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Thread: Knife sharpening help please

  1. #1

    Knife sharpening help please

    I've just bought one of the Gatco kits and am having a knife sharpening session. I have a couple of frosts knives kicking around, both very dull, so I've been having a bit of a go at them. They are much better now, but not up to shaving hair off my arm, which is the benchmark I have always used since I was showed by a butcher a few years ago. They both have the carbon steel blade, which should sharpen up great. I've even stropped them.

    So, any suggestions as to the angle I should be using, or what I'm doing wrong? Am I expecting too much, and is the hair shaving test a realistic one for cutting meat,and butchery tasks (rabbits etc), or is there another reliable way to test if my knives are really sharp?

    All help and suggestions gratefully received.



  2. #2
    A knife edge which will cut hair or shave hair needs an angle of about 14 degrees. The problem is that this is far to delicate an edge for stalking purposes. I usually go for an edge which is between 20 and 25 degrees. It wont shave hair but it is sharp and robust enough for stalking purposes.

  3. #3

  4. #4
    I use a Lansky system on my Frost's knives and I can certainly get them sharp enough to shave the hairs off my arm.

    I note the comment above though about that being too delicate an edge. I have noticed that the blades don't stay that sharp for very long.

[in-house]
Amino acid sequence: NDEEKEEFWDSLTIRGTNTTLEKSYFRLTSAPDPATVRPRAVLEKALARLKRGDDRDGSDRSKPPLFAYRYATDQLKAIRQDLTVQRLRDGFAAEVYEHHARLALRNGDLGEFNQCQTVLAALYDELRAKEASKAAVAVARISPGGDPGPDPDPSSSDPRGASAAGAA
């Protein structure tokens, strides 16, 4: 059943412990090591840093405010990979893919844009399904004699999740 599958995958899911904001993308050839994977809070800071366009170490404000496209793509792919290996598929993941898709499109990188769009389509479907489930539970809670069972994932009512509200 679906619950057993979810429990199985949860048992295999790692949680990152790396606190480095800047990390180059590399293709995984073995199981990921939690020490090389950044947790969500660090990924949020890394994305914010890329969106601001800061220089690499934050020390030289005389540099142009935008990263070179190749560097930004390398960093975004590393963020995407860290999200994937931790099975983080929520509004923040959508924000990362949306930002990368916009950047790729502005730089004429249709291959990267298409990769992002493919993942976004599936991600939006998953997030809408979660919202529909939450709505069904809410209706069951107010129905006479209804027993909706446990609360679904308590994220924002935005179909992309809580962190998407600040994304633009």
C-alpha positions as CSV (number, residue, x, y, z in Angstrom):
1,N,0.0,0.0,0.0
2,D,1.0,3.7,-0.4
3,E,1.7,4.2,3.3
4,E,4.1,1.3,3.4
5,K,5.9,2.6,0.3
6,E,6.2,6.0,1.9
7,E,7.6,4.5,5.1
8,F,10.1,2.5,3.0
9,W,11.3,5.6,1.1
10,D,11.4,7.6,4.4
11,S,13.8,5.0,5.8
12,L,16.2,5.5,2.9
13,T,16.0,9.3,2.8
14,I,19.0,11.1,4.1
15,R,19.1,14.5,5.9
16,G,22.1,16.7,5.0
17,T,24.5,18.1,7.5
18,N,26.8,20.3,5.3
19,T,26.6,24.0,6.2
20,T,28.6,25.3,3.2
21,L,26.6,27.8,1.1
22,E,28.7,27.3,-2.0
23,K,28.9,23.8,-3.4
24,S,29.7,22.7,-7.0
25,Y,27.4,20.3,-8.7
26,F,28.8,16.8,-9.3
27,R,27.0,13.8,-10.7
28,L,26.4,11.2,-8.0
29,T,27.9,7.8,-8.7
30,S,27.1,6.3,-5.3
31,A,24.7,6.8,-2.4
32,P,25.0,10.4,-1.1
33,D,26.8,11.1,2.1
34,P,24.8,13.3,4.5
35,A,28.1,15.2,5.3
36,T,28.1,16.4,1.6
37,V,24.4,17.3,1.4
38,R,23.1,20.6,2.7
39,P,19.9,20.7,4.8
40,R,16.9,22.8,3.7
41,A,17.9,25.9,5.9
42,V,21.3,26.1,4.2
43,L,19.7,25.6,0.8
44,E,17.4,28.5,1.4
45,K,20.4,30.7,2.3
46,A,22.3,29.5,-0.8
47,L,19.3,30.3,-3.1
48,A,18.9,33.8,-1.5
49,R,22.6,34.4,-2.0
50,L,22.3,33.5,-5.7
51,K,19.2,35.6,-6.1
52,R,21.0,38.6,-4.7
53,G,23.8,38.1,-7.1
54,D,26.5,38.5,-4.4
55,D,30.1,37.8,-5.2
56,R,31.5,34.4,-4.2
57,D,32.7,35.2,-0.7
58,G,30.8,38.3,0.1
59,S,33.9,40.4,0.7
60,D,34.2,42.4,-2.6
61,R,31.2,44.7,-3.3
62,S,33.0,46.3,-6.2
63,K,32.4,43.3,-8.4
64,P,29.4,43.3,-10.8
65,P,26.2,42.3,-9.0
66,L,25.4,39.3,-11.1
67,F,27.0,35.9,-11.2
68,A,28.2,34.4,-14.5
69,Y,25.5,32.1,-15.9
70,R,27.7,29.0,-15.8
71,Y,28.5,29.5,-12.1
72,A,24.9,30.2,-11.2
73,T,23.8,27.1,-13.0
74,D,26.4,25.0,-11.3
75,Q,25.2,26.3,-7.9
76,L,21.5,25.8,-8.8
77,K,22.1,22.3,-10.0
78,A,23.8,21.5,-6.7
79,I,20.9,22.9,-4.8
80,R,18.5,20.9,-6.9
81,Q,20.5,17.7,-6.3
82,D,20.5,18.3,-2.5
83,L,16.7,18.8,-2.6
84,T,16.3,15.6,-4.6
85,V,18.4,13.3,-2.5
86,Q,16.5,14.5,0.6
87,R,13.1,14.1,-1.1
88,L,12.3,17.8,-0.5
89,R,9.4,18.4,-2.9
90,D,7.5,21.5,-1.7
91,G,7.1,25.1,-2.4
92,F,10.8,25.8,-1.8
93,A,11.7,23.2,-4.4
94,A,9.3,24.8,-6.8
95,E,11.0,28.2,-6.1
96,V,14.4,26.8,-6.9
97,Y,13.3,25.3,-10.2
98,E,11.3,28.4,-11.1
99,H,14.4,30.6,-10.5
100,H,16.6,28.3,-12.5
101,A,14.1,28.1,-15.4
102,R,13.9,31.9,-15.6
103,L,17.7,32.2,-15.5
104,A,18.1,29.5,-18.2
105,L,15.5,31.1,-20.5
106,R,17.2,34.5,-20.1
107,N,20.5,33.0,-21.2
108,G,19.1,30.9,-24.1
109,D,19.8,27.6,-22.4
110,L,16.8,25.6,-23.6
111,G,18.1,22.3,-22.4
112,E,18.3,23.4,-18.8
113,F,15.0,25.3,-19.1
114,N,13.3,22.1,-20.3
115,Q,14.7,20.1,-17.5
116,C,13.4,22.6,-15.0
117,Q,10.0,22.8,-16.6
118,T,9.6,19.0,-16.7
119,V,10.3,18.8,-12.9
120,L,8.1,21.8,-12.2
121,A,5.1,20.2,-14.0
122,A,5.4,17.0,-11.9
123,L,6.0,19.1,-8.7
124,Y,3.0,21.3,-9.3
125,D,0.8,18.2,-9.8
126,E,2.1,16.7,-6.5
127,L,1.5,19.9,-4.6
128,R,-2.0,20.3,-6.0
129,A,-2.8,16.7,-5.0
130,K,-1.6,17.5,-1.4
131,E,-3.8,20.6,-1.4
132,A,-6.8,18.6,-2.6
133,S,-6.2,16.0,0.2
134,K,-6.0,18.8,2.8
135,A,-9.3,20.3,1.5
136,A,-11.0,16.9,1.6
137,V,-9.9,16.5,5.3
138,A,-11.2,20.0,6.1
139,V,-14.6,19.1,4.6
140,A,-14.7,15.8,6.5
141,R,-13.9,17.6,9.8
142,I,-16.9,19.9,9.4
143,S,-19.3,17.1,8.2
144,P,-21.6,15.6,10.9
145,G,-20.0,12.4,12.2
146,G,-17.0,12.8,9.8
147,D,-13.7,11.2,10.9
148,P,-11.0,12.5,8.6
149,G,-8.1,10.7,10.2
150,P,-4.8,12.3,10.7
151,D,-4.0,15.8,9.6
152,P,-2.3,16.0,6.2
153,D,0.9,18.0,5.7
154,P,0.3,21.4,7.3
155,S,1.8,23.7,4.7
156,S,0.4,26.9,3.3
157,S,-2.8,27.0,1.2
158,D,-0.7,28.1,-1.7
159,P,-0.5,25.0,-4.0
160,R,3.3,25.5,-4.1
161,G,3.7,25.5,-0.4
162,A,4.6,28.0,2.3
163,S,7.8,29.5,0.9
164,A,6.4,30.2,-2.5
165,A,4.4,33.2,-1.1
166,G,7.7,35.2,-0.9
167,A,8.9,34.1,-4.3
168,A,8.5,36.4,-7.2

5. #5
    I use a fine angle edge folder to cut the outer skin as it gets less abuse, then I switch to a 25 degree frosts to go through ribs etc and a saw blade on the folder does the hip joint.

  6. #6
    Regular Poster Jinga's Avatar
    Join Date
    Sep 2009
    N Oxfordshire and Edinburgh
    I have one of these kits and go for 25 evry time. I sharpen every other trip and all is well. I have been asked to sharpen kitchen knives with it and it only sharpens good quality knives. Cheap ones are not worth the effort!

  7. #7
    Thank you, I have used youtube but there's so much conflicting advice there it's hard to know whats what.
    I'll persevere with it, and try the 22 degree setting. What about stropping, does anyone bother much, or is is irrelevant for this type of work?

  8. #8
    You must strop , This not only gets rid of the burrs but also polishes the edge to a razor sharpness.
    Can you not find a carpenter/joiner to show you how to use traditional oil/waterstones .
    I sharpen tools day in day out ,and have never found the need for gadgets .

  9. #9
    Also, is it safe to assume that you ignore the large bevel on the blade, and are actually sharpening a smaller secondary bevel at a steeper angle?

  10. #10
    Sorry Brough, cross posted there. I have been shown, more than once, however I am just no good at it ! Maybe something to do with being ambidextrous (I'm rubbish with both hands!!) I can get somewhere with the oilstone, but get the feeling that I am changing the angle slightly at times and therefore ruining the edge again. I have recently started stropping the blades and it does seem to make a difference.

    Maybe I'll just stick with one old knife and practice until I either get the technique, or create a toothpick!

    Incidentally, I've always been envious of those who can sharpen knives beautifully freehand, or use any hand tools well for that matter. I was just born a clumsy oaf!

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